The second standard event was mostly people from the 1st who did not make top 8, due to the first rounds happening at the same time. The rounds were quite fast, wrapping up before the sealed moved to top 8. The most notable thing about the event was an occurrence with player and fellow judge Rodney Bedell, that we referred to as “The Iron Deck.”

Rodney borrowed cards for his Bant Company Deck from a friend, and after it looked like they were both out of contention Rodney returned his cards to his friend, who then left after round 4. A short while after, the pairings for round 5 were posted and Rodney looked to still be in contention for top 4, but with no deck. He called over the Head Judge, Chris, at the start of the round, who informed him that he needed to present the registered deck to play, but it didn’t matter where the cards came from. He had 10 minutes til the game loss for tardiness, (due to not being able to present a legal deck) would be upgraded to a match loss. Rodney then scoured the vendors of the room and borrowed cards from other friends still at the tournament to present a legal deck with only a few seconds to spare. Although he did not go on to win the event it did provide for a very entertaining 10 minutes for us on the floor watching him hap-hazardly assemble his deck from scratch, and asking for his decklist about 7 minutes into the ordeal.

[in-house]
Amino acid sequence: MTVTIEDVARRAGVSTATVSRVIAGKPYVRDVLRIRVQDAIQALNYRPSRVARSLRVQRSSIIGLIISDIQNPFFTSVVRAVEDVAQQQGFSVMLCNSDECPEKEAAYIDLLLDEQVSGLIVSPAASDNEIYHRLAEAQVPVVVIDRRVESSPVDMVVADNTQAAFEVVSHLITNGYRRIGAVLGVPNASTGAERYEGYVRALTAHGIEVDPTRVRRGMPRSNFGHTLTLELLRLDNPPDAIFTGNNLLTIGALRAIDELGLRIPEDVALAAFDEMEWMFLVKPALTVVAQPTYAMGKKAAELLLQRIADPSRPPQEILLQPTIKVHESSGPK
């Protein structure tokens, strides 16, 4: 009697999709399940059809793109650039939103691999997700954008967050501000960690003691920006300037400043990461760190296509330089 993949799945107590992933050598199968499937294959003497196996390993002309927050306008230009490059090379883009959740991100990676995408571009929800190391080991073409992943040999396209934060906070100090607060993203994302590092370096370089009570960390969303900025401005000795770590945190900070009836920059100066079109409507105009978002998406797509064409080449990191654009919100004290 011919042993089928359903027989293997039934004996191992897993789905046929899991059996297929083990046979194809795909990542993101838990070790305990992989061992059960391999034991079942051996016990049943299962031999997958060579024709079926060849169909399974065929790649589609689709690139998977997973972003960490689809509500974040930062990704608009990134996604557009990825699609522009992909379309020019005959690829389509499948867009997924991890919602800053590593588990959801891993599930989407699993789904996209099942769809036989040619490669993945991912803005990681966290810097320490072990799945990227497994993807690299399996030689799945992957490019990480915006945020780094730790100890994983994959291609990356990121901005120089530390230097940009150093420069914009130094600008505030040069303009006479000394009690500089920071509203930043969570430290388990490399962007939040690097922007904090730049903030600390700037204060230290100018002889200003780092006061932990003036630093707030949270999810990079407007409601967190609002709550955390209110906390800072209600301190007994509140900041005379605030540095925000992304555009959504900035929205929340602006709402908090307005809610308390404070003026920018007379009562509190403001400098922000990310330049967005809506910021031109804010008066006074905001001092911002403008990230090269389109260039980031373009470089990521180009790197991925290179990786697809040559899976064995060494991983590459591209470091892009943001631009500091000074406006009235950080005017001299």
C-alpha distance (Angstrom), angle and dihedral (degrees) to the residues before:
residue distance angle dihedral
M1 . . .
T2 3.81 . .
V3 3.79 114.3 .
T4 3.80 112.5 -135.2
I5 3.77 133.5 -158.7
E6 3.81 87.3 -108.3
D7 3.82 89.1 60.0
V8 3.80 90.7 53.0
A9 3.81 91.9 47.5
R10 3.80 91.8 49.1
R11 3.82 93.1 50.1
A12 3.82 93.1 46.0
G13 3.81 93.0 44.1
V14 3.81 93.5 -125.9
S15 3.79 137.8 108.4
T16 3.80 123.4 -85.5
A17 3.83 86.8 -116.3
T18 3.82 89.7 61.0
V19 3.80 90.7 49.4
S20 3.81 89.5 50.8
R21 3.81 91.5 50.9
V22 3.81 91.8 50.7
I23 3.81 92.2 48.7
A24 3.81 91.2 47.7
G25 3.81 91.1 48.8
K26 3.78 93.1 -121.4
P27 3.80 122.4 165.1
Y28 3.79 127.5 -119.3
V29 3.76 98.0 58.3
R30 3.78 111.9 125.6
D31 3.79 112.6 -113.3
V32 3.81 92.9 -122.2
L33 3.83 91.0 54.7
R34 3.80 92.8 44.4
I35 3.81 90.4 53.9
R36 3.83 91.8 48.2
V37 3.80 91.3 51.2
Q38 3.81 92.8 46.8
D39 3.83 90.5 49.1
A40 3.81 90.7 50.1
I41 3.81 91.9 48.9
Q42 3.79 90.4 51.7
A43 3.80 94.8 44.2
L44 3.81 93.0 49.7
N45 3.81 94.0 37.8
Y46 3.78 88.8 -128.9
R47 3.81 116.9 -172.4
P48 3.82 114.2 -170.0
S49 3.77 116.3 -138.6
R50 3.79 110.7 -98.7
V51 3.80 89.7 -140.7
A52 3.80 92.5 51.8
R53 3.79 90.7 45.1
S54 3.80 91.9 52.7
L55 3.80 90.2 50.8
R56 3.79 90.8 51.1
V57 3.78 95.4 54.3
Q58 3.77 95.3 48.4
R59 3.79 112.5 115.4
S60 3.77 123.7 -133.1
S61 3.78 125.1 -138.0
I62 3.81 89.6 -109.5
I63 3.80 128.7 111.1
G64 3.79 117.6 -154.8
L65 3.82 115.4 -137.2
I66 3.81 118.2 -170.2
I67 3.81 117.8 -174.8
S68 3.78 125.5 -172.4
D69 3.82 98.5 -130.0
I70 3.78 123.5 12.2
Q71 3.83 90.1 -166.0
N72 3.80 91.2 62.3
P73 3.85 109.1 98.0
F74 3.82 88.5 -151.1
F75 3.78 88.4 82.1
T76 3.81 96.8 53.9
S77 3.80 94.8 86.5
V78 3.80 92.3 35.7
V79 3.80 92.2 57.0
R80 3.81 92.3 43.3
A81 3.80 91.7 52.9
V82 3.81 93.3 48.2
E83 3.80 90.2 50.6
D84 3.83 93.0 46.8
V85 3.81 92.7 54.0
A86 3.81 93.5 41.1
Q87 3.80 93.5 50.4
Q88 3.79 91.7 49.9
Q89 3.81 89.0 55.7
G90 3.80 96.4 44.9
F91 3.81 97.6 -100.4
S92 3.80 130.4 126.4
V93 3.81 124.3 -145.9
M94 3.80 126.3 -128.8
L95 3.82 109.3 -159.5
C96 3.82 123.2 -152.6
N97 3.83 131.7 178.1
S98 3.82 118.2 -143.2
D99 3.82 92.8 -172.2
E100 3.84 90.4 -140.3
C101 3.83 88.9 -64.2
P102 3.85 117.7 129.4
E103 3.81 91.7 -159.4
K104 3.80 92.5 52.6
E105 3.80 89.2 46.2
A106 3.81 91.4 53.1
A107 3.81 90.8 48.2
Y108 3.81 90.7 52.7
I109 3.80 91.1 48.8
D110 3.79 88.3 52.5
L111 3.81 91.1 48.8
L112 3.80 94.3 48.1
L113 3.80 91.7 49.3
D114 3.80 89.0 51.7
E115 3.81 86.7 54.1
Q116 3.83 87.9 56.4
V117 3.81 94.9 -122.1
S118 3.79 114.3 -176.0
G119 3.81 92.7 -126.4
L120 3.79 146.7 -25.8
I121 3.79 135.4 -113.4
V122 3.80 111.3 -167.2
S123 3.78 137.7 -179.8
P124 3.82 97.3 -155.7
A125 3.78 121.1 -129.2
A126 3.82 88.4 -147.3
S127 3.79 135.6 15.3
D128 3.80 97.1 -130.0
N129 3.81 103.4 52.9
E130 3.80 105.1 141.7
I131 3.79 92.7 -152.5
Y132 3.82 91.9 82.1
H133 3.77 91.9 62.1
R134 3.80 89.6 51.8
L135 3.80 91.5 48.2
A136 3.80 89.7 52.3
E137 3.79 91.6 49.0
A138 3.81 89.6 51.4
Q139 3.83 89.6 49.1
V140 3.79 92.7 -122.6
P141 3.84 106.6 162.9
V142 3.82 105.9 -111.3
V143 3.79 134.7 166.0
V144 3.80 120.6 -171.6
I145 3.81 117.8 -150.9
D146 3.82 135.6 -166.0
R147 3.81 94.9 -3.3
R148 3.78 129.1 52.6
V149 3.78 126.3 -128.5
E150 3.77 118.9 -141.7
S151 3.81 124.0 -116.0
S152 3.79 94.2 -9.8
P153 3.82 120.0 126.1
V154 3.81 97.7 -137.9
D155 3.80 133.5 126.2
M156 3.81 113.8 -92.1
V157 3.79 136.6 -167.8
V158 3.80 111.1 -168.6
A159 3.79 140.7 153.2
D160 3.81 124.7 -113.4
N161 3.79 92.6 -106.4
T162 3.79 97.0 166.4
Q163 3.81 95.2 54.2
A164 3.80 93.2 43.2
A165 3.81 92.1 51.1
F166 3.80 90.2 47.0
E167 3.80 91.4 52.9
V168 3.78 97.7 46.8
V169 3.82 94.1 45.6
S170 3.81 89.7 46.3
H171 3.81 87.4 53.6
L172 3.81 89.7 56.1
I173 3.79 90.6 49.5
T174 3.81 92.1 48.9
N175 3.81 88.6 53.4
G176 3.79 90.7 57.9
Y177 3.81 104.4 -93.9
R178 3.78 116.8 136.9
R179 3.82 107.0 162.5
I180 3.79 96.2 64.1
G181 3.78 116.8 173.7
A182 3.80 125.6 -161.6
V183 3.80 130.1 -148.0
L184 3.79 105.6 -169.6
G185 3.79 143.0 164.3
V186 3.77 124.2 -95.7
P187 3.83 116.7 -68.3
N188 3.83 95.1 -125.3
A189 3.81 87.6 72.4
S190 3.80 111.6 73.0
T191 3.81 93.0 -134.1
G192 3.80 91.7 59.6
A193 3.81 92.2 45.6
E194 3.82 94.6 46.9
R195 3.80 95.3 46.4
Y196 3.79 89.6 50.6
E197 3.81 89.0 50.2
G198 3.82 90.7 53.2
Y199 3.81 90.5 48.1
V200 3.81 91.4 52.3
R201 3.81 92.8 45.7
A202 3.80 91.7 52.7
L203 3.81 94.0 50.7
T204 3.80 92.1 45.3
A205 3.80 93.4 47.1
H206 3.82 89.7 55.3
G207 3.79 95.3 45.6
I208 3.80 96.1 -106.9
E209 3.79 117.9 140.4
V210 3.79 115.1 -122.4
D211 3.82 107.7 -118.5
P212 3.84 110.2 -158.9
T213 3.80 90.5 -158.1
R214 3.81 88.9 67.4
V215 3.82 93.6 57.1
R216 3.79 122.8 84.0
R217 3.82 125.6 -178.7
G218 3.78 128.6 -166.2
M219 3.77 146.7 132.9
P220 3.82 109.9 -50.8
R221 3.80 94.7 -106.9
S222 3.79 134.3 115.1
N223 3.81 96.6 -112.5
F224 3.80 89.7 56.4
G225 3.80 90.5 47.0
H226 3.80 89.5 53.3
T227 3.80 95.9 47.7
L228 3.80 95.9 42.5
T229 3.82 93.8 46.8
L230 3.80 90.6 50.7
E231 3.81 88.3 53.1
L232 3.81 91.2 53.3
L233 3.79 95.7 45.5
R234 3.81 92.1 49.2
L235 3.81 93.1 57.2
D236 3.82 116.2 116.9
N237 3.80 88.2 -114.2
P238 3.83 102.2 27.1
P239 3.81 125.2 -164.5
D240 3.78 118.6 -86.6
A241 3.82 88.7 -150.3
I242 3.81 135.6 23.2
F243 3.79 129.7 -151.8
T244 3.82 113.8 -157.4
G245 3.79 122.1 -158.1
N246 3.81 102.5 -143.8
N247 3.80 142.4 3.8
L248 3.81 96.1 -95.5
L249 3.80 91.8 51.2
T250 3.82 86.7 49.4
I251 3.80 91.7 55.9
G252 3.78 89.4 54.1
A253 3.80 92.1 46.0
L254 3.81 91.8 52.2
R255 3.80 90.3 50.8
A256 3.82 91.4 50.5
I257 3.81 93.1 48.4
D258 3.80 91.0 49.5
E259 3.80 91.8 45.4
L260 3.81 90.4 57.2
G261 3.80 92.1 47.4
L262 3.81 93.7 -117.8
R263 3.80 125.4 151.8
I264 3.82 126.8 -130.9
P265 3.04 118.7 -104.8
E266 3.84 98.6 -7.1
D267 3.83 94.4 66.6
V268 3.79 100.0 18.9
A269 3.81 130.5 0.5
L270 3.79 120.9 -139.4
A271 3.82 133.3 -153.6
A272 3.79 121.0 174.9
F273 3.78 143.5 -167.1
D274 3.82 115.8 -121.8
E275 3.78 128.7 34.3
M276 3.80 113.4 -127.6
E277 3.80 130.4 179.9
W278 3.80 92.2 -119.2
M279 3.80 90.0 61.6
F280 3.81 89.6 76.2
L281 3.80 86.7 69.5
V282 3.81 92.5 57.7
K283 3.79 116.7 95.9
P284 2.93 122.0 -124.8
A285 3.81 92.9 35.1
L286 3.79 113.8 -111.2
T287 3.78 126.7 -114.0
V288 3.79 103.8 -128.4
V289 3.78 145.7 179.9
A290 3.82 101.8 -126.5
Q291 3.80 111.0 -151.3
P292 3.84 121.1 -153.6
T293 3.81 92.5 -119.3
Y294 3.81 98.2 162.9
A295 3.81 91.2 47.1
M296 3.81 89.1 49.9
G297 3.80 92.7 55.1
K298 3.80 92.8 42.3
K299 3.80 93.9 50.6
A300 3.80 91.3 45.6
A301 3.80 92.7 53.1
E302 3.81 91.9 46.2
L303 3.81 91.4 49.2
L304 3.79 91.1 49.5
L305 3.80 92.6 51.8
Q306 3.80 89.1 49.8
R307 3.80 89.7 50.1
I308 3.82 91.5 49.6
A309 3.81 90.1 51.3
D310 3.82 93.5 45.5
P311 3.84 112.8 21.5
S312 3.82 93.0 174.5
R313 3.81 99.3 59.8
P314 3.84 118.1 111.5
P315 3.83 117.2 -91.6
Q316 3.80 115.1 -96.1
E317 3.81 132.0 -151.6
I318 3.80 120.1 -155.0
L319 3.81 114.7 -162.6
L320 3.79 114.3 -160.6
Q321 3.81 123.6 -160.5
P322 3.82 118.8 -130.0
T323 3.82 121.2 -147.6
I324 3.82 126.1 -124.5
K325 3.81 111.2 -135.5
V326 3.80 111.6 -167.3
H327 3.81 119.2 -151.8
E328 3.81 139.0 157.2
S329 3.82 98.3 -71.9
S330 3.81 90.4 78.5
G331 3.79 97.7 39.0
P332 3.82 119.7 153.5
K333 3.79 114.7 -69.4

This was the first time I had dealt with multiple competitive events at the same time, and in addition to my role as paper lead I was being shadowed by the judge candidate. This allowed me to feel more comfortable in a leadership role while still being relatively new to competitive REL. Just going through the process of explaining how to act on the floor and present yourself to players help solidify why I do certain things during an event. I’m still getting a handle on the IPG and filling out warnings, but with each competitive event I do i feel like I’m making a substantial leap forward.